Revisiting 2021 Through First Lines

Woodcut showing birds for each month of the year

As 2021 comes to an end it’s a good time to reflect on the blogging year, with the aid of a fun meme created by Brona from Brona’s Books.

The “rules” for the “Year in First Lines” are quite simple. Find the first post published in each month. Extract the first line from each post. Then reflect on what that tells you about the past year. I tweaked this a little to add a second/third sentence for Sample Sunday and Six Degrees of Separation posts which tend to begin the same way each time.

Here goes.


Top 10 Favourite Books of 2020

As we welcome in a new year (hopefully less ghastly than the last one), I thought I’d take a look back at my favourite books of 2020.


Benediction by Kent Haruf: life’s small dramas #Book Review

Kent Haruf’s third novel in the Plainsong series reminded me of  the oft-quoted (and misquoted) comment by Henry Thoreau that “the mass of men lead lives of quiet desperation.”


Crime Fiction Takes Centre Stage In Wales

With perfect timing for St David’s Day and the start of Wales Reading Month, crime authors in Wales have just announced plans for the first international crime fiction festival to be staged in Wales.


The Watchmaker of Filigree Street by Natasha Pulley – glimmers of magic

Steampunk meets historical fiction meets magical realism in The Watchmaker of Filigree Street. It’s not a happy encounter.


Why Your Book Blog Could Be Losing Readers

Ever wondered why some of the people who have been following your book blog, have suddenly stopped? .


10 Books To Travel The World

One of the things I miss most about travelling overseas for work, is the chance to ask my colleagues for recommendations of books to read from their countries.


Six Degrees from Eats, Shoots and Leaves to Offshore

This month’s Six Degrees chain begins with a book that was hard to miss back in 2003. EatsShoots & Leaves: The Zero Tolerance Approach to Punctuation by Lynn Truss seemed to be in every newspaper and all over the internet.


Sample Sunday: Decision Time On Books From Uganda, Korea and Turkey

Moving along the shelves of my unread books, I’ve arrived at the letter I. The three books I’m featuring this week are actually the only three I own where the author’s name begins with that letter. By coincidence they all seem to be set in countries with troubled histories.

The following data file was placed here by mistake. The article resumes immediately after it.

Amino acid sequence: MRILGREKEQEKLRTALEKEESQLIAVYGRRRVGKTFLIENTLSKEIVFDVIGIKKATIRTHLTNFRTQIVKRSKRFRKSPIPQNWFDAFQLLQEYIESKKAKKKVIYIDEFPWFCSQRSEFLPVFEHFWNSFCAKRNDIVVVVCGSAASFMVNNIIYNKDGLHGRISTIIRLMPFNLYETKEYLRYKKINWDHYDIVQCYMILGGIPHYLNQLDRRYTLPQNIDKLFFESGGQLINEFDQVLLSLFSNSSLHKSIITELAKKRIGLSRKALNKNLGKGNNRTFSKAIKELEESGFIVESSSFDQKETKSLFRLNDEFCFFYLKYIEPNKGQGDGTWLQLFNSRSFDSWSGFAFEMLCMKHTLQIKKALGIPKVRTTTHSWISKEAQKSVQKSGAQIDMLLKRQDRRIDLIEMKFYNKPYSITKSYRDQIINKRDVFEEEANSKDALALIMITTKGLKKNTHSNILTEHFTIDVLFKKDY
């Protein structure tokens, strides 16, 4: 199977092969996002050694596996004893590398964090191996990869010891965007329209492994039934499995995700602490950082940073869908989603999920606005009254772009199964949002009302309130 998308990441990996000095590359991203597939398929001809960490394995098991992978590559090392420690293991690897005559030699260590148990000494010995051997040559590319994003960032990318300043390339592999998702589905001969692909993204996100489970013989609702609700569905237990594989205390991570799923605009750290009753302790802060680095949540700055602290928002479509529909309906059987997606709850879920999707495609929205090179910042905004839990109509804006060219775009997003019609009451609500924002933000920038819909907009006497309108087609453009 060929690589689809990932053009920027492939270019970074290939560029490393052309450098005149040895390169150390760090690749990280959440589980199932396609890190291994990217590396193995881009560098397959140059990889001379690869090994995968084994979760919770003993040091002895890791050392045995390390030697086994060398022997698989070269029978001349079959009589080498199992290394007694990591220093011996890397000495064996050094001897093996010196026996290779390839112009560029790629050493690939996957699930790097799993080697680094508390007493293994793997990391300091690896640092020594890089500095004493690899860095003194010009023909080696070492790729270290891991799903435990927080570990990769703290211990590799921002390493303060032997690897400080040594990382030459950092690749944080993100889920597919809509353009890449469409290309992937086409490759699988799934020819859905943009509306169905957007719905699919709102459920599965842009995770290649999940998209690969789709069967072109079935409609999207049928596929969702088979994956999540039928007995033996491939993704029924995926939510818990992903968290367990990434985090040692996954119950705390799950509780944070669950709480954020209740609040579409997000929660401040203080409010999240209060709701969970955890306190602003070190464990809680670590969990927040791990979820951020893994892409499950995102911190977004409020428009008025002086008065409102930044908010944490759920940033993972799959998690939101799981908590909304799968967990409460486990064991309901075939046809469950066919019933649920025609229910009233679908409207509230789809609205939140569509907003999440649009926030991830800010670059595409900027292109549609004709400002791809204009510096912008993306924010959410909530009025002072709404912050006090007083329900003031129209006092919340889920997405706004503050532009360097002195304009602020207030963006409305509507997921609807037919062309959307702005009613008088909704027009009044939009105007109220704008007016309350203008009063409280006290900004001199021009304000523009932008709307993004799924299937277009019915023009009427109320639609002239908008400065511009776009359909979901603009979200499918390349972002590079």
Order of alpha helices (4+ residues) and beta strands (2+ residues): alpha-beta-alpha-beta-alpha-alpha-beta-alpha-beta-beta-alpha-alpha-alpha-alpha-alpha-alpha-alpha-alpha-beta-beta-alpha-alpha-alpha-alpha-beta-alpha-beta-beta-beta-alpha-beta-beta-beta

#20booksofsummer: It’s A Wrap For 2021

Drum roll please. Stand my for an important announcement!


The Bookshop by Penelope Fitzgerald — a tragicomic gem about life

I began watching the film version of The Bookshop with high expectations — a bookshop setting; a heroine who believes books are an essential commodity and a community determined to prove her wrong. 


Nonfiction November 2021: My Year in Nonfiction

It’s Non Fiction November time again. To kick off this month long celebration, Rennie at What’s Nonfiction suggests we take a look back at the last twelve months and talk about our favourite non fiction reads of the year and the books we’ve recommended most often.


Fear by Gabriel Chevalier – indictment of “heroic” warfare

The decades following the end of World War 1 saw a boom in publication of war literature and memoirs as survivors sought to make sense of the conflict and devastation.

What do these first lines tell me?

There wasn’t any great revelation. The exercise just reinforced what I pretty much already knew:

  • I have a mix of content : memes (Six Degrees) and updates on reading events (like 20booksofsummer and NonFictionNovember)
  • The non-review content tends to dominate. This isn’t intentional. I’ve been struggling with my review mojo for a couple of years as I explained in a post back in the summer When The Last Thing You Want To Do Is Write That Book Review. Many bloggers weighed in with some very useful advice that I’ve started to adopt. It’s something I want to focus on improving in 2022.
  • Good to see that at least one of these months featured literature from Wales.

What do your first lines say about you? 


What do you need to know about me? 1. I'm from Wales which is one of the countries in the UK and must never be confused with England. 2. My life has always revolved around the written and spoken word. I worked as a journalist for nine years then in international corporate communications 3. My tastes in books are eclectic. I love realism and hate science fiction and science fantasy. 4. I am trying to broaden my reading horizons geographically by reading more books in translation

14 thoughts on “Revisiting 2021 Through First Lines

  • Fun! I think my first post of the month is usually my previous month recap, so the beginnings are not very original

    • I think you could just skip to the first post that isn’t a regular topic.

  • Hm… Very rarely my first lines will be something other than a Throwback Thursday or a #6Degrees… I’ll have to take a look and see. Very interesting post. Happy 2022!

    • If that’s the case, you can always do first lines other than the memes

  • What an interesting way to examine your year in reading! I hadn’t heard of this exercise, but I’m intrigued by it.

  • That April intro is very snappy! You have a clever way with words:)

        • That is so sweet of you. I needed a reason to smile today and you provided it so thank you!

  • Another tumultuous year, Karen, but at least we had the comfort of books. Let’s hope that this time next year we’ll have positive things to look back on as well as the books! Blwyddyn Newydd Dda. 🙂

    • It would be good to think we will get some degree of normality in our lives and can start talking about things other than vaccines and virus loading etc

  • This is an interesting exercise!

    • It is, I find it interesting to look back at the year and see what I was writing about


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